"Before I go anywhere, I do a medical travel assessment and know where the local hospital is, the ER, the orthopedic surgeons, how far it is from the rink, where it is from the hotel," said Uihlein, who has been part of the staff for the gold-medal winning sled teams at the 2014 and 2018 Paralympic Games. 

"Then I'll reach out to local sports medicine physicians so we have a plan for follow-up, if anyone gets injured. Just have a plan for emergency and non-emergency care and going from there."

And he's never far from his medical bag, which he calls his jack-of-all-trades kit.

"People tease me about this big backpack that I carry wherever, but it's just like any other sports medicine doc's kit that's amassed different things over the years that you needed or could have needed," Uihlein said. "Mine also includes tire wrenches and patch kits for wheelchairs."

When it's time to get on the ice, the sled athletes thoroughly enjoy having a familiar face who knows them and can tend to any ailment.

Best Of Care

As the longest tenured sled team member at 15 seasons, Cash knows he's in good hands if he has any health issues.

"Having that consistency allows you to focus on your game," Cash said. "When we come into these tournaments, obviously there's a lot of butterflies and guys get stressed out. Doc's there at the drop of a dime. Not only that, but he does everything with a smile. The genuine demeanor that he brings with him everywhere he goes-I think of a guy that's just more sincere about the things that he does and the way he carries himself."

Getting to know the athletes and their underlying disabilities is a huge key for Uihlein. Every sled team member has a diverse medical history, whether it be a Marine who lost a leg to a roadside bomb or a guy who had a leg amputated due to childhood cancer.

"He knows some of the things that they deal with. He probably knows what they need to perform well," Hoff said. "He and [athletic trainer] Mike Cortese as a staff, we just sit back and let them handle the medical part of it. They make the decisions that are in the best interest of the athlete, and they help them try to get in the spot they try to be."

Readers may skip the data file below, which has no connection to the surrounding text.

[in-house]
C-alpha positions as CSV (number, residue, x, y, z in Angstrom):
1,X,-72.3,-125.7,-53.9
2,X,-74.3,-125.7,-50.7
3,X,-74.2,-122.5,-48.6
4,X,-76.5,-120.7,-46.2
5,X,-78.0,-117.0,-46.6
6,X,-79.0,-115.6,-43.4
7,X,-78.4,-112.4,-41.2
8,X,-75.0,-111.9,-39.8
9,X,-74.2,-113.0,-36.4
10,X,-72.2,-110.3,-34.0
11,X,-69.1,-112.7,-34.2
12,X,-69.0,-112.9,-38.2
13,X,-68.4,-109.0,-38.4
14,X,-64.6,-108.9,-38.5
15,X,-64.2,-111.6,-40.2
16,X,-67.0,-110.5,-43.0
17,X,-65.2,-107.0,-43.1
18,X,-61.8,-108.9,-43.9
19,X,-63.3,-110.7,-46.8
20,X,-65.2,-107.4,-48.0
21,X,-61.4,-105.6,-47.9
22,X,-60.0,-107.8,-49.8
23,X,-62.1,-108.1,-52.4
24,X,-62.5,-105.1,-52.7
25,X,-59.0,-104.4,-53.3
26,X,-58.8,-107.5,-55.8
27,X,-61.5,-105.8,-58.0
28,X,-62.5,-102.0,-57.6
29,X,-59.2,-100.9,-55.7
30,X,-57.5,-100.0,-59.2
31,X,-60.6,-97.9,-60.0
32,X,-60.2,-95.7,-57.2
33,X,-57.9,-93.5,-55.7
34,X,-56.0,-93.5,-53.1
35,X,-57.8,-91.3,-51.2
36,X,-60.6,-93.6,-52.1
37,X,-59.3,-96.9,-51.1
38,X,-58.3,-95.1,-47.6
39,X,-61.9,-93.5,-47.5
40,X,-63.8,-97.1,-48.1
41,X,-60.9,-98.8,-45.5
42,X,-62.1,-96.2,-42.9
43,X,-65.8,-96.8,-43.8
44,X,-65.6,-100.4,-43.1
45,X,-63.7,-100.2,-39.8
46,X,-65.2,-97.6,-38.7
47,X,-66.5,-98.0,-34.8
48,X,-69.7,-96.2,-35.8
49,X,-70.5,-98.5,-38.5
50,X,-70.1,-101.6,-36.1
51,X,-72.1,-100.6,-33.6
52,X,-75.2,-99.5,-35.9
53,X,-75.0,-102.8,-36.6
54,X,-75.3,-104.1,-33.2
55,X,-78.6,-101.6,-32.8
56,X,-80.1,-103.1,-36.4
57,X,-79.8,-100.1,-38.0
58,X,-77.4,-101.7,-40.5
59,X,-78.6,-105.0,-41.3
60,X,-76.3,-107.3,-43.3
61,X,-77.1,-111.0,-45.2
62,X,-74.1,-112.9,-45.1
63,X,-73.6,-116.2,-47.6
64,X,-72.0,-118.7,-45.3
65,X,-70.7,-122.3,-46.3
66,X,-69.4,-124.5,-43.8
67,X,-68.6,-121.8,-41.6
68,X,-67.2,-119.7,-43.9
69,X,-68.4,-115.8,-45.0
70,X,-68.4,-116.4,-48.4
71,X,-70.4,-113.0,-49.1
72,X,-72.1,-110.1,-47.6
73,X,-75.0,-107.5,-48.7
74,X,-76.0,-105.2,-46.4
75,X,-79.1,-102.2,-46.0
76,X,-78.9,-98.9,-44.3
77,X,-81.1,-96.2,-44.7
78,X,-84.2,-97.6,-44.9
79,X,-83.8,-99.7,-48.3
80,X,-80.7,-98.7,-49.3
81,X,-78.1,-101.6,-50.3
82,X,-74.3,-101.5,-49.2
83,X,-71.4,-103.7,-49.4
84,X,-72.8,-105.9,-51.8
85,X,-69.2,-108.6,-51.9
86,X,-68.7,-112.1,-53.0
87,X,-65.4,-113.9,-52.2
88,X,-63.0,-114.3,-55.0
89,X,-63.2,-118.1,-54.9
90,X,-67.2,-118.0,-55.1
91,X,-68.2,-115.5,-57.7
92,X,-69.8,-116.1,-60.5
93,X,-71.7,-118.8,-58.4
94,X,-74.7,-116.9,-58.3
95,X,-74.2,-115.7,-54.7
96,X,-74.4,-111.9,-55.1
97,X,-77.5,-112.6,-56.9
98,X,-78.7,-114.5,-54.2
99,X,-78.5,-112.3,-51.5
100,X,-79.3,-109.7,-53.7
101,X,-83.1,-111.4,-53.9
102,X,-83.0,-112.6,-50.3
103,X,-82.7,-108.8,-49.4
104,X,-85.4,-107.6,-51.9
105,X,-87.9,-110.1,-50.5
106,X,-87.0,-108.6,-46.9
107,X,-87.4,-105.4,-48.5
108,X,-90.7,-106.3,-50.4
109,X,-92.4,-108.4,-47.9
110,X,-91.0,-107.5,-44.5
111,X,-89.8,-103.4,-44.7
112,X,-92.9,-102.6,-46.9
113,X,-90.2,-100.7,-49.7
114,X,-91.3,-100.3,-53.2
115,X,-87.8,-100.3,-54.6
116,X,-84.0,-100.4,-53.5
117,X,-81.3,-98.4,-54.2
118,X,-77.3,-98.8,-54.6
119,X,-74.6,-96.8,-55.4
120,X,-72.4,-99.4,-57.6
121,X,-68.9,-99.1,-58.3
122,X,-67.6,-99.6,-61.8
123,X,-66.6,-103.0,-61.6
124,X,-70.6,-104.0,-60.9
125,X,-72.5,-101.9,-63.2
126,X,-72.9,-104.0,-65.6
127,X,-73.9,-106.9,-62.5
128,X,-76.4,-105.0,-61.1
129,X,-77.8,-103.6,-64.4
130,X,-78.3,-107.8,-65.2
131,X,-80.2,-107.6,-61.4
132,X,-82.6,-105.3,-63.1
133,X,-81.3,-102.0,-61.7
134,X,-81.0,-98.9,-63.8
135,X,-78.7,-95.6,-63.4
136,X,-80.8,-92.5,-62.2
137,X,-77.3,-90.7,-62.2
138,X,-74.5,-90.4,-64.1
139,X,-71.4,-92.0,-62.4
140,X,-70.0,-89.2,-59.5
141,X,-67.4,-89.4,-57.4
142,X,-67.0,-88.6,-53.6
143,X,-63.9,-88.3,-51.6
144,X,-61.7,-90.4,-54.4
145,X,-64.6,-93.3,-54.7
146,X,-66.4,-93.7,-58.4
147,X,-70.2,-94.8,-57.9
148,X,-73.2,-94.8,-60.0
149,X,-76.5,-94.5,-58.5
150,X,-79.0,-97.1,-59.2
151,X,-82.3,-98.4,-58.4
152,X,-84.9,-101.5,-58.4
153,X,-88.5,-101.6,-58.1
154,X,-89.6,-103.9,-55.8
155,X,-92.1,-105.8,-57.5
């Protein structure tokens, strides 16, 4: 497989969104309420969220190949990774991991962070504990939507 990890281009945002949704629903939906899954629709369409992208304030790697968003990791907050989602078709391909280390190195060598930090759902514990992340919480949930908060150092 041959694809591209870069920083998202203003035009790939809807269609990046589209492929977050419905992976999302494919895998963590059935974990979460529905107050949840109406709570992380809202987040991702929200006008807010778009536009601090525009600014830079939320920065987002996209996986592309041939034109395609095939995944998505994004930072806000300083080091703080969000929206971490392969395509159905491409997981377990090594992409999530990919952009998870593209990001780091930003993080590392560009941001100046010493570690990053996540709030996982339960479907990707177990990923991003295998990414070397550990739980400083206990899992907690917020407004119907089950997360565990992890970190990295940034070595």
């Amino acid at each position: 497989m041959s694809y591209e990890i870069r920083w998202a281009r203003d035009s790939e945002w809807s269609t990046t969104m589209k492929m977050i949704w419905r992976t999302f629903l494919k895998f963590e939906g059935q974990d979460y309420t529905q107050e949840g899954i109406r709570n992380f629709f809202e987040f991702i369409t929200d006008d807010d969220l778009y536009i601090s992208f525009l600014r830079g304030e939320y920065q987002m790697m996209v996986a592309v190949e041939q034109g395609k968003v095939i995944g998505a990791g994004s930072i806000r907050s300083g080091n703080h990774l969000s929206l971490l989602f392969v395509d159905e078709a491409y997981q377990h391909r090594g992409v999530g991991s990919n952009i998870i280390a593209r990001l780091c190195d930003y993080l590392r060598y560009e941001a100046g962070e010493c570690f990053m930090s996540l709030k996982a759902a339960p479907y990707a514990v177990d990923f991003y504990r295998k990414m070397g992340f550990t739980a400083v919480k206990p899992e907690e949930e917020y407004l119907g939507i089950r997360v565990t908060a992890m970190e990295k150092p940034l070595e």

With sled hockey being a unique sport, Uihlein treats a lot of upper extremity and hand injuries. Also common are soft tissue injuries and lacerations from the picks from the ends of the sticks. There's always potential for more serious injuries during a sled contest.

"We're always aware and concerned about the potential for head injuries as these guys are going at high rates of speed," Uihlein said. "If they lose control or lose an edge, they're going into the boards. It's like running into a wall at 20-25 miles an hour."

Eye On The Ball

As if Uihlein wasn't busy enough, he has an interesting side job during football season as an NFL Unaffiliated Neurotrauma Consultant working at Lambeau Field in Green Bay.

"We review every play for potential head injuries and communicate with the sidelines if we see signs that a player needs to be evaluated or removed from play," said Uihlein, who splits Packers home games with another spotter. "You will never watch football the same way again after the UNC training."

Uihlein enjoys his duties as a concussion spotter, but he's still partial to his role with the sled hockey team.

Whether he's taking in a sled team's game at the end of the bench or in the stands, Uihlein is always involved.

"I love being the doctor for these guys on this team and hopefully they'll be able to call me 'Doc' for the rest of their lives," he said. "I'll help them as long as I can." 



Greg Bates is a freelance writer in Green Bay, Wis.